Neither do men light a candle and put it under a bushel, but upon a candlestick, that it may shine to all that are in the house. – Matthew 5:15
Last week I wrote about the rate of abortion in New York City. About how much higher the percentage of pregnancies ending in abortion are there, as well as how much disturbingly higher the rate is for minorities, especially African-Americans.
I had promised a follow up this week. I’d been doing a lot of research on a few key thoughts of mine and sat down to write.
But I stopped cold. Because it was all so overwhelming. So heartbreaking. So dark.
I recently began to get subscribers to my blog. I’d even opened my own group on Facebook and people had “liked” me. I didn’t want to hit them with this issue too much and risk losing them as readers.
So I took all of the links…all of the articles…all of the research…and shelved it. I shelved my article and the quote I was going to use to introduce it. You know the quote. It’s by Edmund Burke.
“All that is necessary for the triumph of evil is for good men to do nothing.”
I was going to post the new, 33-minute video from 180movie that has gone viral in the one week since its release with over 525,000 views on YouTube. It is one of the most compelling presentations and honest dialogues I’ve ever seen. (I should warn you that there is some graphic content in the video, mostly involving the Holocaust.)
For those who watch it and would accuse me of invoking Godwin’s Law in comparing the Holocaust and abortion this video is NOT an equivocation. There is some borrowed language and there is a comparison for the purpose of pursuing a logical proof, but it is not an equivocation by any means. The video consists of an examination, a few logical proofs some validation of those proofs, then a religious proof. The remarkable point of the video is the manner in which the narrator asks those interviewed to construct and then validate the logical proofs. He just uses Hitler as an example to draw out their inner moral sense. Once they make the moral argument, he then just asks them to apply it to a different case. The point is that their original positions on abortion are dogma that has been repeated so much that they can produce the politically correct response without a moment’s thought. He’s just getting them to think.
But in the end I decided that was a prolonged, philosophical exercise, the kind that people today don’t engage in anymore and would be found boring. So I shelved my writing and decided to look for other things to write about.
One of these involved a few things Pope Benedict said in a speech in Freiburg, Germany almost two weeks ago.
Light does not remain alone. All around, other lights are flaring up. In their gleam, space acquires contours, so that we can find our bearings. We do not live alone in this world. And it is for the important things of life that we have to rely on other people. Particularly in our faith, then, we do not stand alone, we are links in the great chain of believers. Nobody can believe unless he is supported by the faith of others, and conversely, through my faith, I help to strengthen others in their faith. We help one another to set an example, we give others a share in what is ours: our thoughts, our deeds, our affections. And we help one another to find our bearings, to work out where we stand in society.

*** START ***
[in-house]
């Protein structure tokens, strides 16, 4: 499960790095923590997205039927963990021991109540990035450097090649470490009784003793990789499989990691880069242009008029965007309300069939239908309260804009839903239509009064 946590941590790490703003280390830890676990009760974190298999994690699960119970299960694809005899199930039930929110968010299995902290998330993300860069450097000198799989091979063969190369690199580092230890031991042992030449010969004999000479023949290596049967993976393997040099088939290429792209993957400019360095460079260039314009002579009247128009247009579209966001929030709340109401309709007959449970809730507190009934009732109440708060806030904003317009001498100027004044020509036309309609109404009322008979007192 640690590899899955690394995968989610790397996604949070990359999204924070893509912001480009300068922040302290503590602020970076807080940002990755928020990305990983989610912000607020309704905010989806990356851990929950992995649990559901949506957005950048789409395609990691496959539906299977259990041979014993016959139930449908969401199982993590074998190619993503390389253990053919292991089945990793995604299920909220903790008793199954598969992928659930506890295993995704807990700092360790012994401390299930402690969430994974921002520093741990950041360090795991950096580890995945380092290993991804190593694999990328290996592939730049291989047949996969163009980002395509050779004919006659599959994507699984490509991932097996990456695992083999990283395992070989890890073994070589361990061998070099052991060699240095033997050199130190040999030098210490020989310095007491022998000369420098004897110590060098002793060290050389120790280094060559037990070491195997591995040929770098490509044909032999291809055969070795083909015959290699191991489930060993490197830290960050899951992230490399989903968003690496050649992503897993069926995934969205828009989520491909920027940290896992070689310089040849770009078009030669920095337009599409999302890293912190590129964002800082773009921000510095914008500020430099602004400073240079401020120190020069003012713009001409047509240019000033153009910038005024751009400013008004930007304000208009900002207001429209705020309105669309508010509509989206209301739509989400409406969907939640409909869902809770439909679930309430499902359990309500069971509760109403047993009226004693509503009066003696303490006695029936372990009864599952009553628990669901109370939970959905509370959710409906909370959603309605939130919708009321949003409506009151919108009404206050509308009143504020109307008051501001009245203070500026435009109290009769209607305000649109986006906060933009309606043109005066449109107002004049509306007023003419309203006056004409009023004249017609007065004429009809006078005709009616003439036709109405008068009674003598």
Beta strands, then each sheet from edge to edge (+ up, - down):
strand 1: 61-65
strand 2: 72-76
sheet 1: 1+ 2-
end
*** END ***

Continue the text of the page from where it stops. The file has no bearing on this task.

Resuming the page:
In the final analysis, the world in which we live, in spite of its technical progress, does not seem to be getting any better. There is still war and terror, hunger and disease, bitter poverty and merciless oppression. And even those figures in our history who saw themselves as “bringers of light”, but without being fired by Christ, the one true light, did not manage to create an earthly paradise, but set up dictatorships and totalitarian systems, in which even the smallest spark of true humanity is choked.
Ok, God. I’ll take another look. Perhaps a different approach. A light in the darkness. Got it. So before I shut off my laptop I decided to watch a 15-minute movie I’d found called Volition.
I hit play. I watched. I understood. I opened up a new page upon which to write because Burke said something else, not-so-famously:
“Nobody makes a greater mistake than he who does nothing because he could only do a little.”
I was about to make that mistake. And I was convicted. (Not just by Burke. Papa Bene had something to do with it too.)
Volition is a short powerful statement that illustrates what happens when good people do nothing. Evil ceases to be evil and is embraced as good and necessary for progress. Good ceases to be good and is rejected as being evil. This video powerfully connects the common thread of the kinds of evil that emerges when someone’s humanity is denied.
Abortion is our Slavery. The nation (or at least half of it) was wrong 200 years ago, and we’re just as wrong by allowing abortion. We let this happen because people believe slogans instead of facts. If you have been around long enough you have seen pro-abortion become pro-choice and then women’s health. Slaughtering an unborn baby has become a right. Allowing a baby to freeze to death on a bare stainless steel table has become accepted.
Future generations will be utterly shocked, heartbroken and angry that we allowed this holocaust to happen under the protection of law, the pretense of choice and the fear of appearing intolerant or judgmental.
Well, they would be. Except millions of them will be dead.
When you look at the key values that justified slavery, the Holocaust and abortion, they are all the same. Power is given to someone else to decide whose life is worthy of life or has value. Untold evil results in denying that personhood exists from the moment of conception.
“I just hope the day comes when we can see this for what it really is.” – from Volition
I’ll write the lighter piece on favorite paintings next week. I promise.